Key employment law updates | July 2022

Neonatal care leave bill

The Government has announced that it is backing a new law to provide additional paid leave to parents whose babies require specialist care after birth. The new law will provide additional paid leave for parents whose babies require neonatal care after birth.

The new Bill will allow parents to take up to 12 weeks of paid leave, in addition to other leave entitlement such as maternity/paternity leave, so that they can spend more time with their baby.

This leave will be available to employees from their first day in a new job (subject to the parents meeting certain conditions regarding minimum earnings and continuity of service) and will apply to parents of babies admitted into hospital up to the age of 28 days, and who have a continuous stay in hospital for 7 full days or more.

This Bill has not yet passed through the House of Lords nor final stages leading to Royal Assent and it is not clear at what point this will pass, however, it is worth noting as this will likely impact on any leave policies currently in force once it has been passed into law.

Risk assessments for pregnancy – recent changes

Recently, the Health & Safety Executive updated its guidance and introduced a new requirement for businesses to carry out an individual risk assessment when a worker informs them in writing that they are pregnant, breastfeeding or have given birth in the last six months.

The HSE guidance confirms that employers should:

  • Review their existing general risk management and controls.
  • Talk to the worker to understand whether there are any specific circumstances related to their pregnancy which may affect their work.
  • Discuss any concerns with the worker.
  • Consult with their safety representation or trade union (if applicable).

The risk assessment must be regularly reviewed as the worker's pregnancy progresses and/or if there are significant changes to the individual's working activities or workplace.

While many employers will already be completing individual risk assessments, as they were not previously required, employers should familiarise themselves with the HSE requirements and update their processes accordingly to ensure compliance.

Calls for limits on workplace temperatures

The Government has been called by MPs to introduce legislation to ensure employers maintain a reasonable temperature in the workplace. Currently, there is no legal temperature required but the Workplace (Health, Safety and Welfare) Regulations 1992 requires employers to ensure that temperatures in all workplaces inside buildings are reasonable. There is an Approved Code of Practice that limits minimum temperatures to 16 degrees (13 if the work requires strong physical effort) but there is no maximum limit.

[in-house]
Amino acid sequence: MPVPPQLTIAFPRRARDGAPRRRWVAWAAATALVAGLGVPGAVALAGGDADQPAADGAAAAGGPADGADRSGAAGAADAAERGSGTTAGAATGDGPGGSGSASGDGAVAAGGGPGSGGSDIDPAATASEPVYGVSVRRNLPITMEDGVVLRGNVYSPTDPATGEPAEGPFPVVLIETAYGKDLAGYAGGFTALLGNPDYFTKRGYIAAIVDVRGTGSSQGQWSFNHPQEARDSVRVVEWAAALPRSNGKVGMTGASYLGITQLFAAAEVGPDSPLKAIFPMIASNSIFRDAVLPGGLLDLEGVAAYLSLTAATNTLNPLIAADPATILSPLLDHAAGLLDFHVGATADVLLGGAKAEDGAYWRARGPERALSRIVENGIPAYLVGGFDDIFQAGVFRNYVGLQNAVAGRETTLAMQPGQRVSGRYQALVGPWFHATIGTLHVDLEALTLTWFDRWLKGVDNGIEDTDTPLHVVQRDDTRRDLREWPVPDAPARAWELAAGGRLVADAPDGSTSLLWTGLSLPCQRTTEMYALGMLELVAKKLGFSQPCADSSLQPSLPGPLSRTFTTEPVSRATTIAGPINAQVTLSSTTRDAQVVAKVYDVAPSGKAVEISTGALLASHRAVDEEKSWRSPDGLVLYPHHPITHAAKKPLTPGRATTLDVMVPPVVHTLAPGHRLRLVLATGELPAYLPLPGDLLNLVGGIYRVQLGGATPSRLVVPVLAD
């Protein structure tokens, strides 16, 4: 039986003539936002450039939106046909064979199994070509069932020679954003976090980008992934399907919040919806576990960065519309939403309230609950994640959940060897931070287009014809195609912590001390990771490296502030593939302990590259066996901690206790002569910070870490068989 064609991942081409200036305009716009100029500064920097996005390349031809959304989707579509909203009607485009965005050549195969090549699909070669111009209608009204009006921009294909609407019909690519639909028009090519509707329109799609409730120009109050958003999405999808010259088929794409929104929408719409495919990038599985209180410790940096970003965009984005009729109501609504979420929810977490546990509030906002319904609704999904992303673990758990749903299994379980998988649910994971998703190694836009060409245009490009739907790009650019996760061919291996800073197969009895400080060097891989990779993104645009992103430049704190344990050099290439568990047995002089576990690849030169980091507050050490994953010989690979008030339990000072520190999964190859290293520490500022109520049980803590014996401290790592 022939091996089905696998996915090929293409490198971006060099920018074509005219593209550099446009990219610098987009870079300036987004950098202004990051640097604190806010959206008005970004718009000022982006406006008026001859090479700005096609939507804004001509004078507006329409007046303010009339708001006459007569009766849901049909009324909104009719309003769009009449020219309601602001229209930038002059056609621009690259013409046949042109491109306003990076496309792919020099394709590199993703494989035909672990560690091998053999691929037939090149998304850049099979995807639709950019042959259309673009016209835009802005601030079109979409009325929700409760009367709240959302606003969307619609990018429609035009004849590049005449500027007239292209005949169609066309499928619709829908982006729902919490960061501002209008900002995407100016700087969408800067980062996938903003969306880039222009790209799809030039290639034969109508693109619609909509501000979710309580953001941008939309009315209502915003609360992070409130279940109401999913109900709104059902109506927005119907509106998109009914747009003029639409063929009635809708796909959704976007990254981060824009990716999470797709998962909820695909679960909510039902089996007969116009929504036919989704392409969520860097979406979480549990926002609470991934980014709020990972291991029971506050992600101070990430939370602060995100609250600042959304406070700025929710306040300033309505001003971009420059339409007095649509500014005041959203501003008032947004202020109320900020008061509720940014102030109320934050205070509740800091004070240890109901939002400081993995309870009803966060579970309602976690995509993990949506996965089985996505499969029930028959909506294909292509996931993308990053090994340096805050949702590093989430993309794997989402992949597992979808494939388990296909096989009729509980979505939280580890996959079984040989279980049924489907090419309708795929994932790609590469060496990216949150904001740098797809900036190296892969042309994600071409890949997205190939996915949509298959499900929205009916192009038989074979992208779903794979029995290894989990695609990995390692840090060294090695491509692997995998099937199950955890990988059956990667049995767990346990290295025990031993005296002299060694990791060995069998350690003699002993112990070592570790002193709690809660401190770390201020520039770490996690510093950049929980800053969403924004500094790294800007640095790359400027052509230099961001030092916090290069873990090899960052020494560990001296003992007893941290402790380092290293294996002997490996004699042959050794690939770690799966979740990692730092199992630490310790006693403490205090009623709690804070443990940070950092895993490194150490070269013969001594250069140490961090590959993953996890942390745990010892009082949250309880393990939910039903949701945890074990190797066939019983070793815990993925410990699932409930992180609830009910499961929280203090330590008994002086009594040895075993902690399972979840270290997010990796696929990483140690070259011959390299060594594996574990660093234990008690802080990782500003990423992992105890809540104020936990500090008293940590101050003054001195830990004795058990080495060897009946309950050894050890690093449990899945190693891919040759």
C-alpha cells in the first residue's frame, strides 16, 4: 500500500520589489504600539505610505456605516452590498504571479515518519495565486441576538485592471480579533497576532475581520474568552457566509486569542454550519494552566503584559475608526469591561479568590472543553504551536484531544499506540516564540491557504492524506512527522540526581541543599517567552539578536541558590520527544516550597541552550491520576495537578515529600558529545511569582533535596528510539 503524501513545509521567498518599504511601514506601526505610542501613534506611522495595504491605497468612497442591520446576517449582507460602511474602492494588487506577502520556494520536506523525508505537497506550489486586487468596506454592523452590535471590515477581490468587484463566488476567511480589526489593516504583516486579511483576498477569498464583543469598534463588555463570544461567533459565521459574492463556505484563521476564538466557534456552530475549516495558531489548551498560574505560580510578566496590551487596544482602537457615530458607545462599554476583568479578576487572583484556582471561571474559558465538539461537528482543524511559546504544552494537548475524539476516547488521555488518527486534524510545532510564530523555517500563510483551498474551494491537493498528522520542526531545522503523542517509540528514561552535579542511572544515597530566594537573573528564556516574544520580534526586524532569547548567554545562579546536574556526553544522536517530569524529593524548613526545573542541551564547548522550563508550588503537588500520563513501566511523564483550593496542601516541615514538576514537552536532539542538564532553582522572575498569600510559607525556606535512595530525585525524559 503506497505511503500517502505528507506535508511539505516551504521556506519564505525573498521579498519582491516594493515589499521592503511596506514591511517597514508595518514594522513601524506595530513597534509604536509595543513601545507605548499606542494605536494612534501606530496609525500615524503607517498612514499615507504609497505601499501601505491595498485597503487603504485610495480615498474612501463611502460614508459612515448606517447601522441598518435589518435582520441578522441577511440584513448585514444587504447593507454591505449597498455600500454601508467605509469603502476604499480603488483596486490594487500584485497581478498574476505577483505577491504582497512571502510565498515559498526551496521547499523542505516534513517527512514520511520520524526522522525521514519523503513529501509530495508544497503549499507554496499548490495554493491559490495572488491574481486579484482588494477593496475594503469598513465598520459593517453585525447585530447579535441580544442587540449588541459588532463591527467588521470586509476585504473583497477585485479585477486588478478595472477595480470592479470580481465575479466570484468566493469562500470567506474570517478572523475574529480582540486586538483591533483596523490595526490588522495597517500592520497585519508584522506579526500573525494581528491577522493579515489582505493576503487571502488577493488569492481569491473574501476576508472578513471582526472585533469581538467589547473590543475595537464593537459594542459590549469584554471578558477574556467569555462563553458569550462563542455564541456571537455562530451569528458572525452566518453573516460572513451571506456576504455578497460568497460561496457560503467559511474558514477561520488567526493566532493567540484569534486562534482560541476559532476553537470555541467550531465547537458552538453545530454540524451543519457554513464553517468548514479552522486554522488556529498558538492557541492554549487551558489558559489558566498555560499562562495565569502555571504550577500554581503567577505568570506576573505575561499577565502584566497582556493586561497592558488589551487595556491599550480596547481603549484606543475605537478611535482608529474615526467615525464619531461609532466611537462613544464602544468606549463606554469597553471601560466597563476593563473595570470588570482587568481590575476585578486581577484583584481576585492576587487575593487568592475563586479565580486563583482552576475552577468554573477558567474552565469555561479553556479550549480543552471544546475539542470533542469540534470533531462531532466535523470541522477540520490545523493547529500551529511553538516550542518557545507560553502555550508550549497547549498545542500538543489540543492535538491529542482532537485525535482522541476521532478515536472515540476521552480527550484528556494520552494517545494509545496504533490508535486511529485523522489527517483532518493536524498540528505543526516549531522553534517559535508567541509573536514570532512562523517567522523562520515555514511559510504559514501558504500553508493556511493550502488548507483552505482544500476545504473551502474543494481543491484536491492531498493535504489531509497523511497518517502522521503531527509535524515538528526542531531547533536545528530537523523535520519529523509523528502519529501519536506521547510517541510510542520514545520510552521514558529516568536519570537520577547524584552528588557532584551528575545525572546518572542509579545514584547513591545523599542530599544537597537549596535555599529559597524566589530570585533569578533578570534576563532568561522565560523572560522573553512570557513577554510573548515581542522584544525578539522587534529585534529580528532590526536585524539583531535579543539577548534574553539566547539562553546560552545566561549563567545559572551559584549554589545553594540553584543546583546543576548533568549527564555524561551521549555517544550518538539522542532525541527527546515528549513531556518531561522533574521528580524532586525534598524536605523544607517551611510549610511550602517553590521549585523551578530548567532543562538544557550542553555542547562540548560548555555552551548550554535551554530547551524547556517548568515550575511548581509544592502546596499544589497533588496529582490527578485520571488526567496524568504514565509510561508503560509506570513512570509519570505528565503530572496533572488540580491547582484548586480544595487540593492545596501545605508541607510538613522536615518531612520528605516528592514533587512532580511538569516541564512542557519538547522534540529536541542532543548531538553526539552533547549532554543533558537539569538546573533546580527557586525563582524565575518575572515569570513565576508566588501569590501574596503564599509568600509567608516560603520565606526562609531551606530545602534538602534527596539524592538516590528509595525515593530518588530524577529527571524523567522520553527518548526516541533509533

MPs are calling to enforce a maximum of 30 degrees Celsius (27 for workers undertaking strenuous work) and require employers to introduce effective control measures, such as ventilation. In light of the recent heatwave, this may be encouraged, however, whether it is addressed legally remains to be seen given the variation in workplace temperatures (e.g., a foundry or glass works vs. an office). Employers should bear in mind employee safety when working in extreme temperatures and take the necessary safety measures and undertake risk assessments to ensure compliance with current law but also act in a sensible manner to protect your workforce.

Sensible suggestions would be to allow staff to dress appropriately for the weather (perhaps removing any formal dress code) and providing fans. Allowing flexible working times in the cooler periods of the day is also a good suggestion to manage the workforce during a heatwave. Do remember you are legally required to consider the risks of pregnant women in your workplace as part of your general health and safety risk assessment (and anyone who notifies you in writing that they are pregnant, breastfeeding or gave birth in the last 6 months). Reasonable adjustments may need to be made to accommodate the risks to these staff during very hot or cold periods, until the risk is reduced.

Menopause Government Response

The government response on menopause and the workplace is out and confirms that menopause will not be allocated as a protected characteristic under the Equality Act 2010 in its own right.

New law now in place to allow businesses to hire agency workers to plug strike staffing gaps

A new law has come into force, enabling businesses to use agency worker to fill staffing gaps caused by industrial strike action.

Industrial action across various sectors is currently threatening to disrupt crucial public services, so the Government appears to have worked at speed to repeal trade union laws restricting businesses from providing temporary agency staff. The hope is that this amendment will enable public services to continue to operate in a manner that doesn’t threaten vital public services.

Bill of Rights – significant change to the UK framework

The Government introduced the Bill of Rights Bill on 22 June 2022. This Bill seeks to reform the law relating to human rights by repealing and replacing the Human Rights Act 1998. The Bill will make clear that the UK Supreme Court is the ultimate judicial decision-maker on human rights issues and that European Court of Human Rights case law does not always need to be followed by UK courts.

The intention of the Bill is to ensure the courts cannot interpret laws in ways that were never intended by Parliament. It is meant to empower people to express their views freely but also prevent trivial human rights claims from wasting judges' time and taxpayer money.